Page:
This morning I want to speak with you about a goal worth living for. To do that, I want us to listen in on the Apostle Paul.
After Paul’s release from prison in Rome, he was again imprisoned under Nero about five years later. It was during this time that he wrote 2 Timothy, his final letter. In contrast to his first imprisonment, when he lived in a “rented house,” he now languished in a cold dungeon, chained like a common criminal. His friends even had a hard time finding out where he was being kept . Paul knew that his work was done and that his life was nearly at an end. And he had a few sage words for his spiritual son.
We live in an age where the work of some people’s entire lives is being undone by the revelations of how they have truly lived.
Out of some 100 detailed bios in the bible — two out of three ended poorly. Not Paul – he was finishing well. He could say “I have stayed the course.” There are plenty of people who claim to be good and holy, but who live like hell is their real master. Paul was a man who walked his talk.
How do you want to be remembered ?
One day three guys were discussing their obituaries. One asked, “What would you like people to say at your wake?” The first guy said, “I want people to say ‘He was a great preacher!'” The second guy said, “I want people to say, “He was such a loving father!'” The third guy thought for a moment, then he said, “I want people to say, “Look, he’s moving!'”
As we buried my father some months ago, I observed several of the accolades written upon gravestones. There were words like “beloved mother,” “darling son,” “rest in peace,” “asleep in Jesus,” and so on. Ruth Graham’s gravestone says “End of Construction … Thank You For Your Patience.”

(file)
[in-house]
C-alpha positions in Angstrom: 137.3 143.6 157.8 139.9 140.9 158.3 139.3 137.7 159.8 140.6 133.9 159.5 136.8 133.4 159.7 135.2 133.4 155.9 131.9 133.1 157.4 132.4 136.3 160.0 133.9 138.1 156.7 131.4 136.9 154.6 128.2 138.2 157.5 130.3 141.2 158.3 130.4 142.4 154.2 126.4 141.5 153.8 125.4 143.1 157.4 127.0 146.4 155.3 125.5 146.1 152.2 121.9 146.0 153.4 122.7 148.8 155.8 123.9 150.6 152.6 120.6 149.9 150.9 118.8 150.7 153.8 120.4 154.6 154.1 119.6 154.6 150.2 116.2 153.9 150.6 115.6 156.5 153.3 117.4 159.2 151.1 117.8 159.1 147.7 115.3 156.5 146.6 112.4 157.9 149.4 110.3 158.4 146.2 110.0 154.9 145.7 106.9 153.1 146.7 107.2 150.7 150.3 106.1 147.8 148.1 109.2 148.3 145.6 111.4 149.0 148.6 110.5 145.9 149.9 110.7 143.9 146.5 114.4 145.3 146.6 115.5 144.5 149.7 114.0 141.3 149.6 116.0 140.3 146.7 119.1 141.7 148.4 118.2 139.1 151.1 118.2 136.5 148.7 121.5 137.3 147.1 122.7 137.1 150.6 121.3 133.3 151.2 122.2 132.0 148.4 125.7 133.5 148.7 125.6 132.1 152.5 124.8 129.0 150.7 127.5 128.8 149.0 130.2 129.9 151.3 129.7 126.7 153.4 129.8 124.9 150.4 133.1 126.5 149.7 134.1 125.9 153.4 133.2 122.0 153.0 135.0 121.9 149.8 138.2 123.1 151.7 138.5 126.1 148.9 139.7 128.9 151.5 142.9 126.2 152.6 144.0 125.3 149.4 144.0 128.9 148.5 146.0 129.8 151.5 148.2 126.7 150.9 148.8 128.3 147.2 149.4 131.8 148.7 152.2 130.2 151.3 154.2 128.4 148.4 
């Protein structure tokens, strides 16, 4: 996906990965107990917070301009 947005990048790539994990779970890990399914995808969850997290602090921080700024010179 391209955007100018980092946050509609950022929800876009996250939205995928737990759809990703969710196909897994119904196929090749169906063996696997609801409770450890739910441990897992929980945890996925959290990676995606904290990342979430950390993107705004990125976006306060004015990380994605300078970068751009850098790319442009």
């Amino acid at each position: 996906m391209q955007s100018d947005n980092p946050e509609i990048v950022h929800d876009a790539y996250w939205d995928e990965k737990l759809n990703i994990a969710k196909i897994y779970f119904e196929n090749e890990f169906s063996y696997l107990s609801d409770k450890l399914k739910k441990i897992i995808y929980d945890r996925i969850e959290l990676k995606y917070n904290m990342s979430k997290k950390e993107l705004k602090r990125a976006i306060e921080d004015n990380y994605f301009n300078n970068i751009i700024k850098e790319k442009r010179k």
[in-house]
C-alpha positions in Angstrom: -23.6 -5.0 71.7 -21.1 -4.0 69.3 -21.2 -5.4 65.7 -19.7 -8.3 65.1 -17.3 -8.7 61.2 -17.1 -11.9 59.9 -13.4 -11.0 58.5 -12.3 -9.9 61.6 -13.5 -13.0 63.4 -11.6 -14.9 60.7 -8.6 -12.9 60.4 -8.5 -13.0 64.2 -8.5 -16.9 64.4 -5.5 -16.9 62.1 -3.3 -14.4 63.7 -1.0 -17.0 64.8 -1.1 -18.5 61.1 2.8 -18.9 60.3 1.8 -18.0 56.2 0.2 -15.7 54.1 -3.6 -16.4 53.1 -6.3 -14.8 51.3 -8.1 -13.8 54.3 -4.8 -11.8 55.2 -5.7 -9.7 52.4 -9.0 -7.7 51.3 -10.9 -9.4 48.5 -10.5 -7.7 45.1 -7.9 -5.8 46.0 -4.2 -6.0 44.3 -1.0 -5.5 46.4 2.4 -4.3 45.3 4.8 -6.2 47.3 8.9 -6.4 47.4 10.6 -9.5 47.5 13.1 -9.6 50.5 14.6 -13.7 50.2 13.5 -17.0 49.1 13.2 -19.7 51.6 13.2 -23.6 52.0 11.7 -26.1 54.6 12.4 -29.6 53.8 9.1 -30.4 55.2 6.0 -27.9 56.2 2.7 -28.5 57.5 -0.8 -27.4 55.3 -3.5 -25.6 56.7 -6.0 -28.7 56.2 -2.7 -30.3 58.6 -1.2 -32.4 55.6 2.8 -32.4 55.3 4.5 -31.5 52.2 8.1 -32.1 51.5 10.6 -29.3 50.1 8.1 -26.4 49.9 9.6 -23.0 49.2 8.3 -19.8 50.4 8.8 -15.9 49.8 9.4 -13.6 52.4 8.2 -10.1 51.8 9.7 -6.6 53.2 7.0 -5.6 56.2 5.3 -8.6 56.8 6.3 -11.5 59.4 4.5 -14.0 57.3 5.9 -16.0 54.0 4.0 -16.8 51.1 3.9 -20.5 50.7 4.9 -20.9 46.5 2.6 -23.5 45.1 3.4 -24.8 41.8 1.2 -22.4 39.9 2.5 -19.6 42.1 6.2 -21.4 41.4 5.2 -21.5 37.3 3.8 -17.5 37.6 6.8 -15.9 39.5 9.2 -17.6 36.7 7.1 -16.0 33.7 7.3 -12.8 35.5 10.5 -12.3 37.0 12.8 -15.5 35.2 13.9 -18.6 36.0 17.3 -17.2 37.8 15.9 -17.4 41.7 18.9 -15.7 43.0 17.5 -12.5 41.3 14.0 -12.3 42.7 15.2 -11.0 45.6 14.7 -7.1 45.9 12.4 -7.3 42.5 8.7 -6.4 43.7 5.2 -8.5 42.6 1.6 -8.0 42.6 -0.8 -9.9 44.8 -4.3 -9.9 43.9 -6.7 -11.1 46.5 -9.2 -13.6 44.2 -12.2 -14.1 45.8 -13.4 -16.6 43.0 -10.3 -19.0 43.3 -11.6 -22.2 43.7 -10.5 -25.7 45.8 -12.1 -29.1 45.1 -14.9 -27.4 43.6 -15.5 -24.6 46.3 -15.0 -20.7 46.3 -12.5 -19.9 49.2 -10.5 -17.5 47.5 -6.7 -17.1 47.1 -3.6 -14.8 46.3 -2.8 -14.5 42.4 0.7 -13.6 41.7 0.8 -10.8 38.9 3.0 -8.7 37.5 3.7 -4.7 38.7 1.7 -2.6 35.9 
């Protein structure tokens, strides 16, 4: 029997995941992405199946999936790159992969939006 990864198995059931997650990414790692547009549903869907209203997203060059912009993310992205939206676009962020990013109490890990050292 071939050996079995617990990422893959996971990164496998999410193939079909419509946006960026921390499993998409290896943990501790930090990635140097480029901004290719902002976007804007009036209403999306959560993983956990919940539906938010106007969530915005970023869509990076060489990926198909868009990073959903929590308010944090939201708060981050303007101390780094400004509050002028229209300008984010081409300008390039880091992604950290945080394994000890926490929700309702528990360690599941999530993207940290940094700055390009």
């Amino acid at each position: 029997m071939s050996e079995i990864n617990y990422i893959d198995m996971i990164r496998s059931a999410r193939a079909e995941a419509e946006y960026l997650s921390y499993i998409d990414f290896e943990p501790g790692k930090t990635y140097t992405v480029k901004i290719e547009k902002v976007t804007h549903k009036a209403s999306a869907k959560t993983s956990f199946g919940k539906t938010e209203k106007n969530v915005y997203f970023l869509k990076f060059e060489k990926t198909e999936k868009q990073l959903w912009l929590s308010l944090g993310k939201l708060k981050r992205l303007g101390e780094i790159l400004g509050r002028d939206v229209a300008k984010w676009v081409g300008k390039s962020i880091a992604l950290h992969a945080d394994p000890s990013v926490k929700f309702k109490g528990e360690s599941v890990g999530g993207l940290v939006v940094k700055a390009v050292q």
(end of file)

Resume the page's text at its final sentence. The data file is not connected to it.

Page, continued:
I read about a man who’s life was summed up on his gravestone by five words: “A Man of Unquestioned Integrity.”
Suppose it was your tombstone. What five words would those who knew you best choose?
Writing from a Roman jail, with the certain knowledge that he would soon be dead, Paul looked back at his journey with Christ, and then he looked forward to what would happen after he died.
Then he wrote his own epitaph:
“I am already being poured out like a drink offering, and the time has come for my departure. I have fought the good fight, I have finished the race, I have kept the faith. Now there is in store for me the crown of righteousness, which the Lord, the righteous judge, will award to me on that day—and not only to me, but also to all who have longed for his appearing.”
Paul knew he was about to finish this life, and could say with purpose and peace, “I’m ready.”
He knew we’re not in the land of the living going to the realm of the dead.
We’re in the land of the dying trying to bring others into the land of the living.
He used an image that would have been familiar to the folks of that day — a drink offering.
He said, “I am already being poured out like a drink offering.” A drink offering was wine poured over a burnt offering. Its purpose was to give a sweet smell as the meal came to an end. Romans often ended a meal or banquet with such an offering. It meant, “Time to rise and go,” and was their way of symbolically giving the last drop of glory of the gods.
That’s how Paul viewed his coming death. He intended to give the true God glory when he had just one thing left to give.
He knew “it is time to rise and go.”
Paul never loved the world or the things in the world. He gave his entire life to the Gospel .
Emperor Nero didn’t take his life; Paul had been pouring out his life since the day he met Jesus on the road to Damascus.
There’s a coffee brand that is roasted here in Florida. It is Maxwell House. The tagline for their coffee brand has been the same for many years – “GOOD TO THE LAST DROP.
I want my life to like Maxwell House coffee – Good To The Last Drop.